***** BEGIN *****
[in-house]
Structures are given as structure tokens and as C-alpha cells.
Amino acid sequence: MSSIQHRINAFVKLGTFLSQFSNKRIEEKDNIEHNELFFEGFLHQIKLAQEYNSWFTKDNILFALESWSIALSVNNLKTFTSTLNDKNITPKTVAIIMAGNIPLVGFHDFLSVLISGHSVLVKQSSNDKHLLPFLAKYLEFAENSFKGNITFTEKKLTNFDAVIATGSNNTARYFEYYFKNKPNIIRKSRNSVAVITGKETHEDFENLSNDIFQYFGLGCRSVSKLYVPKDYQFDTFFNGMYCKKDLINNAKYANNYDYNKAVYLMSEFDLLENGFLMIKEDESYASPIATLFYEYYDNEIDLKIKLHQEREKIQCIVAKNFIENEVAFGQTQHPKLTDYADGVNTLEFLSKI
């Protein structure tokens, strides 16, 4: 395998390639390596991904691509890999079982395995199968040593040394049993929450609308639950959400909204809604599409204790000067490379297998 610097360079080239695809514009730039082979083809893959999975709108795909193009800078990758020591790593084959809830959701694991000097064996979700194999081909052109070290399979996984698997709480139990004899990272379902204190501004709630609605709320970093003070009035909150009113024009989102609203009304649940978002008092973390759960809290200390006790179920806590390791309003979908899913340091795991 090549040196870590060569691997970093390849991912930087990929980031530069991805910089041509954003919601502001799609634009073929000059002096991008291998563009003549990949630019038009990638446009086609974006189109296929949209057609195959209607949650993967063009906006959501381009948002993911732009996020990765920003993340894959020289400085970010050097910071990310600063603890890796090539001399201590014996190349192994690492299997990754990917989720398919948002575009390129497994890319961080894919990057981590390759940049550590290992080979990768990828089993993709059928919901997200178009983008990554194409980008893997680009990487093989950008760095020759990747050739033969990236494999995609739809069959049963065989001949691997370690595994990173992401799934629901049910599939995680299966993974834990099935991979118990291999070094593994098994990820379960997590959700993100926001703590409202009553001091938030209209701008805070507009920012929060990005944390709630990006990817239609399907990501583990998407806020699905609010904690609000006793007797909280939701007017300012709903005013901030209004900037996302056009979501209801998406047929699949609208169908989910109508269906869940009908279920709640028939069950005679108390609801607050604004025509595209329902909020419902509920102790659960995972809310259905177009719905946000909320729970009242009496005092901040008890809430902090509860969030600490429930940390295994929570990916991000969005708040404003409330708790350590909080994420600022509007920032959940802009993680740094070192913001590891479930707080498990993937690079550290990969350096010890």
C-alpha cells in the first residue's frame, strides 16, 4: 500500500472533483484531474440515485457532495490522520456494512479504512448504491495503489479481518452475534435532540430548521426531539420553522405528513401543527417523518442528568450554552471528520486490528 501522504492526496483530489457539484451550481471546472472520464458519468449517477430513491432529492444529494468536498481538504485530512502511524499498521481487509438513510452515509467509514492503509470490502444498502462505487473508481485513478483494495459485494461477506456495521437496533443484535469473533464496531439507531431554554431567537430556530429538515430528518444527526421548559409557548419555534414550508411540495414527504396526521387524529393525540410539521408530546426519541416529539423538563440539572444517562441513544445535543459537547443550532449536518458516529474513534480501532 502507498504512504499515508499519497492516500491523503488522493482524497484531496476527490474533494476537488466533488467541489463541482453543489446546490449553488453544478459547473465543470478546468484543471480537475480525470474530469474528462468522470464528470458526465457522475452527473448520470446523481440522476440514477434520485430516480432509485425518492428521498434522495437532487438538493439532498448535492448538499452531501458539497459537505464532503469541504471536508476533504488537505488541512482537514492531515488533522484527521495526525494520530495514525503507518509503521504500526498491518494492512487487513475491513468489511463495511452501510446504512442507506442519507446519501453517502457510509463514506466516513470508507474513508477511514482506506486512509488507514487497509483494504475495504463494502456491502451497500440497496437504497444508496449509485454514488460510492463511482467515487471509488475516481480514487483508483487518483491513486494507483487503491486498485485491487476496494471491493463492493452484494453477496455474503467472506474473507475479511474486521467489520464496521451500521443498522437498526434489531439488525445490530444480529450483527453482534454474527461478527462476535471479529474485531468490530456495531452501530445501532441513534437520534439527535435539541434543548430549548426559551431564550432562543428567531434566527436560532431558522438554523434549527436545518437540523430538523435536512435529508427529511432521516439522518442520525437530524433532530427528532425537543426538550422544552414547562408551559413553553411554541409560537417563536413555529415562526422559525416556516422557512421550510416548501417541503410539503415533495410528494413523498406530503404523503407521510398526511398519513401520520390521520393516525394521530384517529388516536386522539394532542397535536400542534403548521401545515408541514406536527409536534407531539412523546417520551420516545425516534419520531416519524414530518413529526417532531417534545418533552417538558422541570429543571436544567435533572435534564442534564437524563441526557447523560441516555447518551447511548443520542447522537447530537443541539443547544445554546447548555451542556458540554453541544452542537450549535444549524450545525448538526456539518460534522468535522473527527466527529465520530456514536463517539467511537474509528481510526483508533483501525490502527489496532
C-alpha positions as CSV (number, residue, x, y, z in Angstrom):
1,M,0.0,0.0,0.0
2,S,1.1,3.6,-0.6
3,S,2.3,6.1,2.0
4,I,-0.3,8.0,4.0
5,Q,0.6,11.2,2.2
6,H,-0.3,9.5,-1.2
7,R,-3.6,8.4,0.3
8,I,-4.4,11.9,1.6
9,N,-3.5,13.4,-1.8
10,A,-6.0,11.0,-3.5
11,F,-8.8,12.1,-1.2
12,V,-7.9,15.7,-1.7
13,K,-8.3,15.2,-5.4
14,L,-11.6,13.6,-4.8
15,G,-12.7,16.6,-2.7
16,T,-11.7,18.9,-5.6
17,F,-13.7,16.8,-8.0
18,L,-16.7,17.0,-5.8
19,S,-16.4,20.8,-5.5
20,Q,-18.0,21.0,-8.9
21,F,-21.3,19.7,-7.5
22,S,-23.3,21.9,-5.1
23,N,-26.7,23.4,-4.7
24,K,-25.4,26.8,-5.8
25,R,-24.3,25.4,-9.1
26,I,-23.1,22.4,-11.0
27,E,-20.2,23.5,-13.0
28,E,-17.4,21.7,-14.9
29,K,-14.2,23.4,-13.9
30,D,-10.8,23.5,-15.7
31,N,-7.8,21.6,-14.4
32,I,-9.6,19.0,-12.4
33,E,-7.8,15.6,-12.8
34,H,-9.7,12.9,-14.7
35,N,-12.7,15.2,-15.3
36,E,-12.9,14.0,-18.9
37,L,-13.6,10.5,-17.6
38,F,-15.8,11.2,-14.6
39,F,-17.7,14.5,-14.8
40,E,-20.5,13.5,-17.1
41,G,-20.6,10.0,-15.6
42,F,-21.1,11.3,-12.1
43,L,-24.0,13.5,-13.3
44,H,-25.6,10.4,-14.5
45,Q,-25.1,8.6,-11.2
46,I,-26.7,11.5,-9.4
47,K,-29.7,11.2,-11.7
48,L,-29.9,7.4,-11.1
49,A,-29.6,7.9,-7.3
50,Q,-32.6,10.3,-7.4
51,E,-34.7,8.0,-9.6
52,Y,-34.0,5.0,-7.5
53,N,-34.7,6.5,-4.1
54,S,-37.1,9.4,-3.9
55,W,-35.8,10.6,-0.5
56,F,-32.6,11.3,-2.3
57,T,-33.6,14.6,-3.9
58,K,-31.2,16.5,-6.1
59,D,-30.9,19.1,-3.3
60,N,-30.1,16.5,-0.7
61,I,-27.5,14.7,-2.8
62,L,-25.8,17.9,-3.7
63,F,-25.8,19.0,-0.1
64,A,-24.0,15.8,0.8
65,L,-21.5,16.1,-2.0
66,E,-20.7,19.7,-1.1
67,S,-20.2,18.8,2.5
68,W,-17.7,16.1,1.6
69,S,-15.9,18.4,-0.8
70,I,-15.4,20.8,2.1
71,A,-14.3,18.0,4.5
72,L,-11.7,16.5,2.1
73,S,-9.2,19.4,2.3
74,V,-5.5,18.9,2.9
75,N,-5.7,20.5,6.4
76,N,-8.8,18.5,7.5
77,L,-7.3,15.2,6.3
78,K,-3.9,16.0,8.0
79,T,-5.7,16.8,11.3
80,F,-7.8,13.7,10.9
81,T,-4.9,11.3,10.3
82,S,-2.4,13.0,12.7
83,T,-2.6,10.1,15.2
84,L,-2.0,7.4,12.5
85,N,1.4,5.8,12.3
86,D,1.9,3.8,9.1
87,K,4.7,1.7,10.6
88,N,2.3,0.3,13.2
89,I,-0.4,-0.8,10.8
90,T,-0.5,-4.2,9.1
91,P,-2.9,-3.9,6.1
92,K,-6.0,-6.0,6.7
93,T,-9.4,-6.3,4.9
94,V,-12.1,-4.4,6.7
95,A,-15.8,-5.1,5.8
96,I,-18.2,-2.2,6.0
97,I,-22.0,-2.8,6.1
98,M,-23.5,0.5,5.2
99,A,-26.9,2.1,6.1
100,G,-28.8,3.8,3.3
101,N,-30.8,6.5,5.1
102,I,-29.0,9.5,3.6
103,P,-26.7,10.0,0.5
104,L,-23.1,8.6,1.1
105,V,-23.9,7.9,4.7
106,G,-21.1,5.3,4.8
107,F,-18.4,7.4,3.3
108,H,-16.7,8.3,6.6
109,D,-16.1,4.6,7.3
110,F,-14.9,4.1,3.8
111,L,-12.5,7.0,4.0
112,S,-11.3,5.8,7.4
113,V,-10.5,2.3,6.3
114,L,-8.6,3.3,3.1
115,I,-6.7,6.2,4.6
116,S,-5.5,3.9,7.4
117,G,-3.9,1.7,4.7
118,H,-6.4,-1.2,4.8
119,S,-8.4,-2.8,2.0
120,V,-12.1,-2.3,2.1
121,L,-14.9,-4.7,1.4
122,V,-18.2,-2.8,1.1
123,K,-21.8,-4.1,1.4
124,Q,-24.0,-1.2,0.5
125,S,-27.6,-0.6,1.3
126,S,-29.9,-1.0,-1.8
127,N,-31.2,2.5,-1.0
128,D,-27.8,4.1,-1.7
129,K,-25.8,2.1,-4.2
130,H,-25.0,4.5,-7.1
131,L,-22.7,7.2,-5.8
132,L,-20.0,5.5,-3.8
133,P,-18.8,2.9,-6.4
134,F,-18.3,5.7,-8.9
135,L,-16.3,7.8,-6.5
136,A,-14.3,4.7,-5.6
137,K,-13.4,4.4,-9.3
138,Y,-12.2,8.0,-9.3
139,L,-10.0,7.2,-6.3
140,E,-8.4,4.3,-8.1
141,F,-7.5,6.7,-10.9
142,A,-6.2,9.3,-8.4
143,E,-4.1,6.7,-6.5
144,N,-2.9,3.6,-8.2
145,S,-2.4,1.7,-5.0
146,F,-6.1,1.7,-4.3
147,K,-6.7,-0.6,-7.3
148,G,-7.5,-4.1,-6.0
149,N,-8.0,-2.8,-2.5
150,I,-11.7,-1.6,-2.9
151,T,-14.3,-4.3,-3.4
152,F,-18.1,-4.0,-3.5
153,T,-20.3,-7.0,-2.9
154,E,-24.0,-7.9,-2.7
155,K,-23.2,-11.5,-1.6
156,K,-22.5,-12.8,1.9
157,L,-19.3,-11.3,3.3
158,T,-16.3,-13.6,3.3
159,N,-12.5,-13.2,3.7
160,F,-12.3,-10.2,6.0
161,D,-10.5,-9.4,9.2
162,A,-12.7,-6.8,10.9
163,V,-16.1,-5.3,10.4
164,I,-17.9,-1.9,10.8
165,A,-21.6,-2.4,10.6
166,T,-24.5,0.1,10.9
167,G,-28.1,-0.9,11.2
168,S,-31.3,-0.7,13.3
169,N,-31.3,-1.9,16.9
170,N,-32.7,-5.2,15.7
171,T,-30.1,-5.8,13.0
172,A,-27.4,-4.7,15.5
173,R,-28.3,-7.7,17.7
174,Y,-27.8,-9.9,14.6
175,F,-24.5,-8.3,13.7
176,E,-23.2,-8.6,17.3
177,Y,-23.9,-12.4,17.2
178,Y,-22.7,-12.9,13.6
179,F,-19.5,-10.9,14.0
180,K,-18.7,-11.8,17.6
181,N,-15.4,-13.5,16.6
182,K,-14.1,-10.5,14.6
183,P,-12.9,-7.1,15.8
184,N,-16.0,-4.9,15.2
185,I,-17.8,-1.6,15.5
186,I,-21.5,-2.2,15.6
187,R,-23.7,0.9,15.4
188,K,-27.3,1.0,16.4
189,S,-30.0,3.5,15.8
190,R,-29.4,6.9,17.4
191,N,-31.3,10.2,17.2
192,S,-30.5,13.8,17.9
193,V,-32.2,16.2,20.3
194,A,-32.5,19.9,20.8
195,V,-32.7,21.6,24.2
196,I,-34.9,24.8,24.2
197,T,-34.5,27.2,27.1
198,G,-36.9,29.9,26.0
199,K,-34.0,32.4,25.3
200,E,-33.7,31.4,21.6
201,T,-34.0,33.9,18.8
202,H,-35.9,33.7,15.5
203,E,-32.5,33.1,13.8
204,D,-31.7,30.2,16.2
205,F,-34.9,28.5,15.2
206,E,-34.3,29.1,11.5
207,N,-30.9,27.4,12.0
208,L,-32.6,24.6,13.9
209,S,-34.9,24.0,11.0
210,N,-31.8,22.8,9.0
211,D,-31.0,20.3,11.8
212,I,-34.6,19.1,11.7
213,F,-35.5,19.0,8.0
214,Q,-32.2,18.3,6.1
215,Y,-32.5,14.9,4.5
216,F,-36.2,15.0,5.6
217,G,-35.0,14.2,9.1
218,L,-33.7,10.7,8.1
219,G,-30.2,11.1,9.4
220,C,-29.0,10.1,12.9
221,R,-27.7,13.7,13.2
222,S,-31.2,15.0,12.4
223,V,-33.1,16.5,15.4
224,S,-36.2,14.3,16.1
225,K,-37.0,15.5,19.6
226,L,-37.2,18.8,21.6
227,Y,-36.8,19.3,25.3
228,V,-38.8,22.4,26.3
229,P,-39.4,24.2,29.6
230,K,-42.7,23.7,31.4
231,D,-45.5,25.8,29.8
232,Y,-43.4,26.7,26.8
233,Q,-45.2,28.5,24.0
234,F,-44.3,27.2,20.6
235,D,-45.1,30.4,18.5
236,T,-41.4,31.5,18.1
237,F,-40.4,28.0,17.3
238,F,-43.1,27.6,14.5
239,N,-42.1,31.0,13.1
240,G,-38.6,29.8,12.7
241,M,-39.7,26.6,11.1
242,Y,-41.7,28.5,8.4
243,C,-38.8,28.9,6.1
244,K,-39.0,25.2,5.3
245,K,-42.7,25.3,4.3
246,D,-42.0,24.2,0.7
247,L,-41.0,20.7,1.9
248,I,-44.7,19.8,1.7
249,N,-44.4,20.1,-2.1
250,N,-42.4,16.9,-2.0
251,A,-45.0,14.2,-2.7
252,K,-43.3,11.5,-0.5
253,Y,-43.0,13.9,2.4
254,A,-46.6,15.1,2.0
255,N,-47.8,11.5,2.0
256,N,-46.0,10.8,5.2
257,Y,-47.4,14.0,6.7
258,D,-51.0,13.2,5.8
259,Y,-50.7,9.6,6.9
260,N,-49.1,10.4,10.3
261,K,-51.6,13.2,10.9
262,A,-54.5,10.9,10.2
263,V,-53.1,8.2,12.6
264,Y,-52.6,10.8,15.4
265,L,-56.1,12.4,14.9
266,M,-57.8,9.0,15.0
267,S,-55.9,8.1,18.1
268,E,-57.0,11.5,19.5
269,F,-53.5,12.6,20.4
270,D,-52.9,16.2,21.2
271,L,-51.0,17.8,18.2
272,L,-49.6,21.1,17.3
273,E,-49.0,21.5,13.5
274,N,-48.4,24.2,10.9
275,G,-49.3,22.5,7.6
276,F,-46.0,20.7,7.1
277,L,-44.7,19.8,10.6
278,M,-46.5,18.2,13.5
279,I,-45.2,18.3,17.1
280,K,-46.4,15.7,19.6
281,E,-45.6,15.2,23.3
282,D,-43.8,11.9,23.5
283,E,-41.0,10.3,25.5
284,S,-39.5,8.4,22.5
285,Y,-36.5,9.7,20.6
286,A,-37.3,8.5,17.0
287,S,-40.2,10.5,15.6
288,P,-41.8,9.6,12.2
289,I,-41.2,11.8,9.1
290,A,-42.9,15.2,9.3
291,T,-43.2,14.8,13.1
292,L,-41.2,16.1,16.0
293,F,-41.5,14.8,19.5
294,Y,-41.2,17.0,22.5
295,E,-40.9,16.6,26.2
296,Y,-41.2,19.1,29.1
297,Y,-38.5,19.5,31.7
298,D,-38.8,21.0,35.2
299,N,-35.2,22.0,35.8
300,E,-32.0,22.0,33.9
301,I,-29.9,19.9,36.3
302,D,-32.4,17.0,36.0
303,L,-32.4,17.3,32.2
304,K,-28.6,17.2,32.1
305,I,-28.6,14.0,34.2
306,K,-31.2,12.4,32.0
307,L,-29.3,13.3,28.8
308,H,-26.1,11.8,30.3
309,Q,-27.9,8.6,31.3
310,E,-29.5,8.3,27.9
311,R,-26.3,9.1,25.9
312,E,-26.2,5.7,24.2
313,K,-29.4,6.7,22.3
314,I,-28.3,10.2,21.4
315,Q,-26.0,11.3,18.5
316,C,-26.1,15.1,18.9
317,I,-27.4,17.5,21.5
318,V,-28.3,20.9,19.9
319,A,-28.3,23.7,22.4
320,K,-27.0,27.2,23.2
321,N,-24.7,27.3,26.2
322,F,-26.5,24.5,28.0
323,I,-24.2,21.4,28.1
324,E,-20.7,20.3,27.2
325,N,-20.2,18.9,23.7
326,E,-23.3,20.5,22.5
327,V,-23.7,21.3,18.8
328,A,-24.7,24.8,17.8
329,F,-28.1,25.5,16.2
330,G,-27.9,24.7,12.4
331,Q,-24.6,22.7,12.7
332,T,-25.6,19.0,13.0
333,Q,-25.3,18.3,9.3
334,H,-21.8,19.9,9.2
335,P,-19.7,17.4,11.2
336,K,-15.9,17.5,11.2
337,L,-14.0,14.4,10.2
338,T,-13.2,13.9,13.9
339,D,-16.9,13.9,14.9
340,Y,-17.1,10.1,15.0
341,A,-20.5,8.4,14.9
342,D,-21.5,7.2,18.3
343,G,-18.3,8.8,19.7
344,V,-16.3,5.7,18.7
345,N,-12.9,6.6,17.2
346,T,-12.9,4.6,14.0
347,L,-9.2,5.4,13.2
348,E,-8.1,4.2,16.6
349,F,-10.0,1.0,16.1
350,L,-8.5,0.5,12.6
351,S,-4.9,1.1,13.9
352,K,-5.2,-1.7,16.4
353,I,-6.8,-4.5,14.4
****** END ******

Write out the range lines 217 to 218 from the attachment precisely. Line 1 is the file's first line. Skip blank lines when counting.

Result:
211,D,-31.0,20.3,11.8
212,I,-34.6,19.1,11.7